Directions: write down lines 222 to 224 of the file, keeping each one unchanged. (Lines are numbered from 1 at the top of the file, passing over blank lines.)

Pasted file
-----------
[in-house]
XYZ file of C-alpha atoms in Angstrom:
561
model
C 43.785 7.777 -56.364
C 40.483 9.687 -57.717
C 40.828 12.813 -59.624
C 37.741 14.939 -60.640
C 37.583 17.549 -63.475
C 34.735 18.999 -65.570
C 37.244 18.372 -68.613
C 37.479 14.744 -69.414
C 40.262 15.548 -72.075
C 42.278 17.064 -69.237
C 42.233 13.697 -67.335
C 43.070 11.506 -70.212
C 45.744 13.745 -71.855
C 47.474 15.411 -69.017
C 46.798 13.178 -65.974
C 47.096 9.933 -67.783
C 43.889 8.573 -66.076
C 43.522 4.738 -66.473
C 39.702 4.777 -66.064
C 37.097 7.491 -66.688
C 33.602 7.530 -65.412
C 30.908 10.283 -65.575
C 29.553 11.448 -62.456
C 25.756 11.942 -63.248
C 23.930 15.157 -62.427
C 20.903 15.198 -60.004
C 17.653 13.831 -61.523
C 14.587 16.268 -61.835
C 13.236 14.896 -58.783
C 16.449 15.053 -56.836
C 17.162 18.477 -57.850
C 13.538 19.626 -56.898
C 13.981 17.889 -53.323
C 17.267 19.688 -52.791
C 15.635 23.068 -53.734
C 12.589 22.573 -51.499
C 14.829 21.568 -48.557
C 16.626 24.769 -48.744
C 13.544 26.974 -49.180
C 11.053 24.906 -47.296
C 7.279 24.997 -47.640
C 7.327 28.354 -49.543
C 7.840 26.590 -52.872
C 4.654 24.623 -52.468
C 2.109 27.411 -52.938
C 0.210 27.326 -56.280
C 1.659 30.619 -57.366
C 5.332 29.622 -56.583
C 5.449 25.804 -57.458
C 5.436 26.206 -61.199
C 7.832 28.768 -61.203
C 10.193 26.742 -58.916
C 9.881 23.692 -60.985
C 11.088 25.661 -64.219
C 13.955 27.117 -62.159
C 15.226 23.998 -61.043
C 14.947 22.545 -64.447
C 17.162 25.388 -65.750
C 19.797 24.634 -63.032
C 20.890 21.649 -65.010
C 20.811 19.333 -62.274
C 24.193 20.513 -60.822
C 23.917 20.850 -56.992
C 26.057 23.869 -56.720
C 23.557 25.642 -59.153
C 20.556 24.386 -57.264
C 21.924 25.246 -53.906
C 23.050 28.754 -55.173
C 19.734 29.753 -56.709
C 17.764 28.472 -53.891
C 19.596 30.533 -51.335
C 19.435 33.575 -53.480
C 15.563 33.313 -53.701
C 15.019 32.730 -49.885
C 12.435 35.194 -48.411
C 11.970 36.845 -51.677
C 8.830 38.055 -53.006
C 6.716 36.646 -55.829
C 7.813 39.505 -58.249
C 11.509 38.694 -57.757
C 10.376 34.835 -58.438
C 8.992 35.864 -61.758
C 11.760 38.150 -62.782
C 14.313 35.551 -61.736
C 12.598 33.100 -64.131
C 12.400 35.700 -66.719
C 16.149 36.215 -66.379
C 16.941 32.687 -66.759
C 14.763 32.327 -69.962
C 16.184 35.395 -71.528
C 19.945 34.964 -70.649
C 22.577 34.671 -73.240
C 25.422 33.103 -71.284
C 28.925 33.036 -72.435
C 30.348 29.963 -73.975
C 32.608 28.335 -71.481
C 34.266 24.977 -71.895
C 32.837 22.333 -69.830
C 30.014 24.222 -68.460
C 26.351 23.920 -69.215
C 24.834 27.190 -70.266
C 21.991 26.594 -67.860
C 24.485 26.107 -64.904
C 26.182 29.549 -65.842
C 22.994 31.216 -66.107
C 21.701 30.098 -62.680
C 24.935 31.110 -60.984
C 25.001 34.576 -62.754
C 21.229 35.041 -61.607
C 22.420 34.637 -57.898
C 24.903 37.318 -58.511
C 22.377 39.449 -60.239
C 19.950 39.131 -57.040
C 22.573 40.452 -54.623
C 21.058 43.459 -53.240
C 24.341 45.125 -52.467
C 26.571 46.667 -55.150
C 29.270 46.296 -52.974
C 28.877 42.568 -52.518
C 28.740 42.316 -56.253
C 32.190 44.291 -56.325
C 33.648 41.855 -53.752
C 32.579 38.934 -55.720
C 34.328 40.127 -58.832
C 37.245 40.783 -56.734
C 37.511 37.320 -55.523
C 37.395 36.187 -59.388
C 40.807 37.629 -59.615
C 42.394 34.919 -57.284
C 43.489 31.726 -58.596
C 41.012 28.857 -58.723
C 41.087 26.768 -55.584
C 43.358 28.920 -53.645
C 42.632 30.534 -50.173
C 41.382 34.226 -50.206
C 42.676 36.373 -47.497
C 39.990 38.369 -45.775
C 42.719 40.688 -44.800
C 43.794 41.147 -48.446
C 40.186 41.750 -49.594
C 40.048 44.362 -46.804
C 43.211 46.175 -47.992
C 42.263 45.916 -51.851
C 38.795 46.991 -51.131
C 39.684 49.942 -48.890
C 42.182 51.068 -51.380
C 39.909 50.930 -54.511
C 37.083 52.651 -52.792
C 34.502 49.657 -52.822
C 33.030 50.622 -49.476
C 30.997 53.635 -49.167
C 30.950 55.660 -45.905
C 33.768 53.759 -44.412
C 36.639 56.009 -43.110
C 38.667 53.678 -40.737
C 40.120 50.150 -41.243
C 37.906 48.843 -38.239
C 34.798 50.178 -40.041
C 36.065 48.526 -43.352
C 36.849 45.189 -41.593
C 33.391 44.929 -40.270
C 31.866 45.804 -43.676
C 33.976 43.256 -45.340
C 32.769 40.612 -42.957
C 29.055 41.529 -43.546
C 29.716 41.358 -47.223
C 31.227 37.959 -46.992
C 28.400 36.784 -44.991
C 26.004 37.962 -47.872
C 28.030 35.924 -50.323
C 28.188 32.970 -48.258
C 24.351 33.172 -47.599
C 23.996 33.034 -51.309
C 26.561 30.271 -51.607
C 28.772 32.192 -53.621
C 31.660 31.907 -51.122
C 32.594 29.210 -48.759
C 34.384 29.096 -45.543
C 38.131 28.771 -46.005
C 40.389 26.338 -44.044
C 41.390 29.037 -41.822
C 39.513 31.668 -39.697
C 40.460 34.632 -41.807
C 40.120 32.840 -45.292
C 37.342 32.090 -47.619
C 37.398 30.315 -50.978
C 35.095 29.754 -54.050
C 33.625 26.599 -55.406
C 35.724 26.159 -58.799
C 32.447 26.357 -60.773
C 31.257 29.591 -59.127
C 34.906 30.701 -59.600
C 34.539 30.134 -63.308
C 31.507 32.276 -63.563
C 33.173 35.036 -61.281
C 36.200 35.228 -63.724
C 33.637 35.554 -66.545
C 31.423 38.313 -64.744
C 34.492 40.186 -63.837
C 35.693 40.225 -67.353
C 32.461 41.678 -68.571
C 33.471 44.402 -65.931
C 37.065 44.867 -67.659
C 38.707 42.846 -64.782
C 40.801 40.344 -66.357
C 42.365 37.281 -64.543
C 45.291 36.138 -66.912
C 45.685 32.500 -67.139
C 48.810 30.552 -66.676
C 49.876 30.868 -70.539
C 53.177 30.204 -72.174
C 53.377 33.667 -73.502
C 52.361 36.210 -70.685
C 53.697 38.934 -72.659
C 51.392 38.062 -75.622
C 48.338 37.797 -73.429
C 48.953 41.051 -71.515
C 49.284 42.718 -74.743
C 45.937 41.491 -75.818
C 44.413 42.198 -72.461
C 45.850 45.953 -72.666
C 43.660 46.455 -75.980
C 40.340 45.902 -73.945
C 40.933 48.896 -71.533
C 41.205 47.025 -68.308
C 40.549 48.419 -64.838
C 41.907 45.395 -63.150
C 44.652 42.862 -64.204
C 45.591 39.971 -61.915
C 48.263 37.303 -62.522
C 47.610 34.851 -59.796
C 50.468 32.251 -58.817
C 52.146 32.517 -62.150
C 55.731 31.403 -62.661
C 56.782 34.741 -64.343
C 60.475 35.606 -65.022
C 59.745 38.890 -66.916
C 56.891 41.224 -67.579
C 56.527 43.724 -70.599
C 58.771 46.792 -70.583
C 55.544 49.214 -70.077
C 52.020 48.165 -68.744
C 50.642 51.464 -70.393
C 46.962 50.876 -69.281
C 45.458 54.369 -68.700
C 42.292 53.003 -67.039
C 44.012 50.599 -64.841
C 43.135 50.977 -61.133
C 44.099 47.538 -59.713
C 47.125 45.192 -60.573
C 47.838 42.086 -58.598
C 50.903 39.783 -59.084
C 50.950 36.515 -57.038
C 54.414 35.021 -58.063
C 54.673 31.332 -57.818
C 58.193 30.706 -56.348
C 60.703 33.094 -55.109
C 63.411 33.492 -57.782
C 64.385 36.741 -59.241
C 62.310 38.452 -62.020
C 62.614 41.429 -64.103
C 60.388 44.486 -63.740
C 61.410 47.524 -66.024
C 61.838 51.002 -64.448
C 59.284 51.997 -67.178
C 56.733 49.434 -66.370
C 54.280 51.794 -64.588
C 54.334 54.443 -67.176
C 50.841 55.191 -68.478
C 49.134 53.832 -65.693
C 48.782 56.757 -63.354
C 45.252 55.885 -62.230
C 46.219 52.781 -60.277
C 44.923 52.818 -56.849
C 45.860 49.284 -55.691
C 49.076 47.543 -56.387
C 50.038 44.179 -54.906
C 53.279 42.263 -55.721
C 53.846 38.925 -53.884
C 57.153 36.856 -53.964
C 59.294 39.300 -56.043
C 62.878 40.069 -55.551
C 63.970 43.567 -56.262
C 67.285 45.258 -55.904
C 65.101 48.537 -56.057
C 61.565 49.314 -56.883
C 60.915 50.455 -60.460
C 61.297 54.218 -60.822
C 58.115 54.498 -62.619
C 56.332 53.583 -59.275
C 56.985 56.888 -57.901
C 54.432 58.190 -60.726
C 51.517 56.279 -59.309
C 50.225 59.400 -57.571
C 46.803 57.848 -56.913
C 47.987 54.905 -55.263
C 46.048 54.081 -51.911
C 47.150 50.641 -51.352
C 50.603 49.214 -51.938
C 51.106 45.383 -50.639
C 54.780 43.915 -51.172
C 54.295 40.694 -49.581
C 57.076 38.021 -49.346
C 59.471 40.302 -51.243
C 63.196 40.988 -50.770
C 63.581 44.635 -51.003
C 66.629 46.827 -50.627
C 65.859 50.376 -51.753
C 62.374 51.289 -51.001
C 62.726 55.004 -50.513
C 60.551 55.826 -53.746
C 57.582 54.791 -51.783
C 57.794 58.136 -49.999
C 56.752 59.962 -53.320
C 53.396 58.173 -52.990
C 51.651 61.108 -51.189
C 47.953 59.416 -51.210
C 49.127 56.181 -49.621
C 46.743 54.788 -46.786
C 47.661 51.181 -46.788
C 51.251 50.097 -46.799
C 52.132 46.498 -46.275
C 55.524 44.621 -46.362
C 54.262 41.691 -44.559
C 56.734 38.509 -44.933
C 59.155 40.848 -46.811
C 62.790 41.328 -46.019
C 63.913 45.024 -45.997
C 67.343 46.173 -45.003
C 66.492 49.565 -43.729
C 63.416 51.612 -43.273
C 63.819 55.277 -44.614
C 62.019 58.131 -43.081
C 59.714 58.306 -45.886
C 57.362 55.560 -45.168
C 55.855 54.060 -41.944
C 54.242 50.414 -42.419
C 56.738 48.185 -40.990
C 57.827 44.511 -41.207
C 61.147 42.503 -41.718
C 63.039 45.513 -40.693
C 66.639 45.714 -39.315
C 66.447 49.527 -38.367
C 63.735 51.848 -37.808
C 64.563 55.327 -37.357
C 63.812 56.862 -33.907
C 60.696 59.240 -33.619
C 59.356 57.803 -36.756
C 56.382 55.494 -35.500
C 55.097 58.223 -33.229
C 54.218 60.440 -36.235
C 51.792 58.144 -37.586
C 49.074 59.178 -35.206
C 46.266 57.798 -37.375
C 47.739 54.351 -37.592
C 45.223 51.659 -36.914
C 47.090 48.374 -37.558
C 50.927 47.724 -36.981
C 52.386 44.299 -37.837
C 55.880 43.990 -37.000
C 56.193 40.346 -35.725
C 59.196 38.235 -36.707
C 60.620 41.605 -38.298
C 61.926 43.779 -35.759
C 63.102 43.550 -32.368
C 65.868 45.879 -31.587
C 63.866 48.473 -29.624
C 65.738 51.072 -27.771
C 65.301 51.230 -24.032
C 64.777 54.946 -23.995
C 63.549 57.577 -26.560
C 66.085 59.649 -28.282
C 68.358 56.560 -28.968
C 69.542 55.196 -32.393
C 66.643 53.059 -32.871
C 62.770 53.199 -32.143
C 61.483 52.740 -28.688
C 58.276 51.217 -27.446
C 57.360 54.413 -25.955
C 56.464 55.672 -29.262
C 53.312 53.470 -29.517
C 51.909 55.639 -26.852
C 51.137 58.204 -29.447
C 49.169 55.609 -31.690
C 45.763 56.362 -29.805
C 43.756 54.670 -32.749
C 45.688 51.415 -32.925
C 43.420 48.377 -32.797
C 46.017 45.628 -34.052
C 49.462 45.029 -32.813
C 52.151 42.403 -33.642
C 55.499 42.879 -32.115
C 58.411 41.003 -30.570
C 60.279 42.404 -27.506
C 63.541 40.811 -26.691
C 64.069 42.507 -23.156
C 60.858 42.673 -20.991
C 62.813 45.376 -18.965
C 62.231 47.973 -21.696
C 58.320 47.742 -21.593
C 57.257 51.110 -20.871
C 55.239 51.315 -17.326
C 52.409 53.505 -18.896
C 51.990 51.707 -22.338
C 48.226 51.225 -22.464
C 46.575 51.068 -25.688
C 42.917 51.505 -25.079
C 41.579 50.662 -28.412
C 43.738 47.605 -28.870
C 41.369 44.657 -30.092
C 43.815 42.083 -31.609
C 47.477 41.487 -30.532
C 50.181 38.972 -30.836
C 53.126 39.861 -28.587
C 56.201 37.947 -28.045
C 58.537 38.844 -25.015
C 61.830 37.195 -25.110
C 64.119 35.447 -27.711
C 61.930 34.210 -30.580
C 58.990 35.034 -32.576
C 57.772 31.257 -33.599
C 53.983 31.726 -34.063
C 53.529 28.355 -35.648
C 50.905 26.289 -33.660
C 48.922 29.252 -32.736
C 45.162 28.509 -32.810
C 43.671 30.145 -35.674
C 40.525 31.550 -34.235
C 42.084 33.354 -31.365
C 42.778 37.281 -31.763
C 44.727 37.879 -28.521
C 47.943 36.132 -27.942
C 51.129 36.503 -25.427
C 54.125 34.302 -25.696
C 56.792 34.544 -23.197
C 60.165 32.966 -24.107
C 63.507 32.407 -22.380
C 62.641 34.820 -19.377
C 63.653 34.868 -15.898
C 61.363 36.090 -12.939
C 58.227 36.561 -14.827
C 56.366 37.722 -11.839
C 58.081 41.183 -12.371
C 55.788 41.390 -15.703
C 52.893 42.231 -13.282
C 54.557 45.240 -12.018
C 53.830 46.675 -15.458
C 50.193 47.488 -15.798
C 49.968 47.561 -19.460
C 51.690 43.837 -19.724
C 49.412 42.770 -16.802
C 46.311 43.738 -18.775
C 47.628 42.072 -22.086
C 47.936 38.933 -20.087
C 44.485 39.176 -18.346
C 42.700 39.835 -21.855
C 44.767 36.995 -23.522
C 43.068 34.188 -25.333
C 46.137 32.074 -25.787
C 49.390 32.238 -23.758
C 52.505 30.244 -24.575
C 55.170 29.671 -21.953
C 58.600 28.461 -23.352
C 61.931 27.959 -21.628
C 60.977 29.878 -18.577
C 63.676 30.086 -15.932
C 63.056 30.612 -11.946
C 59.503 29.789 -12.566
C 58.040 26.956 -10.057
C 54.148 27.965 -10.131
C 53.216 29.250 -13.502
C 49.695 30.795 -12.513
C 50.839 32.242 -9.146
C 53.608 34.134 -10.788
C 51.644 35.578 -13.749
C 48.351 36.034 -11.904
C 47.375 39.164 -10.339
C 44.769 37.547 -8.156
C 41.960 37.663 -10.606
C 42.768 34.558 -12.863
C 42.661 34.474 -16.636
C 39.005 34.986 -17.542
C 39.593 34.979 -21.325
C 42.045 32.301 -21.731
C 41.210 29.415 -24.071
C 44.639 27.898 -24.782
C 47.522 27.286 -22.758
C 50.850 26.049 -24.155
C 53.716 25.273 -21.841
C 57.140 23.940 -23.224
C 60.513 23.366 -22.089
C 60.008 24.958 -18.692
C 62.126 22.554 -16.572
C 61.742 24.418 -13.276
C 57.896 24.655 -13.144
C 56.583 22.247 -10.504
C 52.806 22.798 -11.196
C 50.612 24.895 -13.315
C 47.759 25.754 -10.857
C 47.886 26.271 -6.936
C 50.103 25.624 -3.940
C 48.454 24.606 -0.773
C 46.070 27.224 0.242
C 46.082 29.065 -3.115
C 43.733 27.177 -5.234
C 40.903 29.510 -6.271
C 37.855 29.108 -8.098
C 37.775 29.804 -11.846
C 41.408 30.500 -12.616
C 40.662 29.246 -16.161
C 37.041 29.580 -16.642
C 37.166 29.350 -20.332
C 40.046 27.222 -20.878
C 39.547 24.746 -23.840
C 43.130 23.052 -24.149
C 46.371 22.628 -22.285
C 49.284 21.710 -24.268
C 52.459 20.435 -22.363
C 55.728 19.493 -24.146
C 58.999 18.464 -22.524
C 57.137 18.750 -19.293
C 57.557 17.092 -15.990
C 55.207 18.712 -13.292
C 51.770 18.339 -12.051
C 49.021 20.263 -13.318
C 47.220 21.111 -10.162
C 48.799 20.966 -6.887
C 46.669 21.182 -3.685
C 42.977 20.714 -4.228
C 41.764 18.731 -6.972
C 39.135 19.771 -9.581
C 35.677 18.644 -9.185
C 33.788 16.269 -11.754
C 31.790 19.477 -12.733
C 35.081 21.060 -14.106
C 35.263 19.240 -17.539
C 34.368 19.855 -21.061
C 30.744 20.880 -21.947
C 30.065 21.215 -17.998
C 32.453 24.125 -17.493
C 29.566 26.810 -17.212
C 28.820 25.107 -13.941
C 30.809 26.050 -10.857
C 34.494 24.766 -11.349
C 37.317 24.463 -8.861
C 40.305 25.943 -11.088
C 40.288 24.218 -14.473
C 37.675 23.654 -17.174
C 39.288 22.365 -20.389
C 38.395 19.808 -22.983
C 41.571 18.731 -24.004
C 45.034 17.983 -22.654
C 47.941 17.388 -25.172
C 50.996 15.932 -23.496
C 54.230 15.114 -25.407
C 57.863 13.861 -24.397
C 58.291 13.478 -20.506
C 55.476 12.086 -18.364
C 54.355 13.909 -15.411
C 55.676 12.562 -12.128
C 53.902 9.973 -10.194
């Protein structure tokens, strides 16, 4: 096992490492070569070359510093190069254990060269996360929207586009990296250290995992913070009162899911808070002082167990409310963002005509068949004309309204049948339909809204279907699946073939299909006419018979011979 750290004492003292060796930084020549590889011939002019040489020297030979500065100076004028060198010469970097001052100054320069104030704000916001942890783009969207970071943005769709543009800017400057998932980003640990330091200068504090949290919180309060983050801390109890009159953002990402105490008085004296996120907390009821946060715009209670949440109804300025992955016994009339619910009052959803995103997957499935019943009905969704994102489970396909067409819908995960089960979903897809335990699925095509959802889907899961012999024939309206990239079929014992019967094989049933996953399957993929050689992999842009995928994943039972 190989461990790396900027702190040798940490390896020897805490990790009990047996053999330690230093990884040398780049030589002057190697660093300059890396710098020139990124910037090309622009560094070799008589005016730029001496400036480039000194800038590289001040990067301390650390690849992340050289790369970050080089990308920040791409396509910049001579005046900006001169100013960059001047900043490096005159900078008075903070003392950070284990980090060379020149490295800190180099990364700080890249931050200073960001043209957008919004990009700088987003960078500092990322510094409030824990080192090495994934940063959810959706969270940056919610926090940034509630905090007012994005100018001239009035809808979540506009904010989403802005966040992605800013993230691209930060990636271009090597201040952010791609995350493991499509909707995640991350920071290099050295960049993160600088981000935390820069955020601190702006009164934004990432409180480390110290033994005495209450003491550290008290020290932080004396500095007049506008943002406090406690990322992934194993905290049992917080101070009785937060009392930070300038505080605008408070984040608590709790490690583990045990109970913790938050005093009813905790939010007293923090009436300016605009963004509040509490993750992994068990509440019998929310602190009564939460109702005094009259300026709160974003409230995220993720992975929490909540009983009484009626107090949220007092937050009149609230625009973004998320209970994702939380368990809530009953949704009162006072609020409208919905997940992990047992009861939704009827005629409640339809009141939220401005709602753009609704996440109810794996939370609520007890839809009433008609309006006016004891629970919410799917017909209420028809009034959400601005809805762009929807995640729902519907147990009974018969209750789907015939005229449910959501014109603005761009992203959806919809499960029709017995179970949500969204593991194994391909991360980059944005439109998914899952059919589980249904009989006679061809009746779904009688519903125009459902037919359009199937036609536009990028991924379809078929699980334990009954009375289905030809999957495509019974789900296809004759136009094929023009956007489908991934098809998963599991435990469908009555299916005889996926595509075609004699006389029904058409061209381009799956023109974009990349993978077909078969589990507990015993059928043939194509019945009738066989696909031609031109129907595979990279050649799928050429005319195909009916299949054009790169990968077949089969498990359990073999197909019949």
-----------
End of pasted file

C 49.284 42.718 -74.743
C 45.937 41.491 -75.818
C 44.413 42.198 -72.461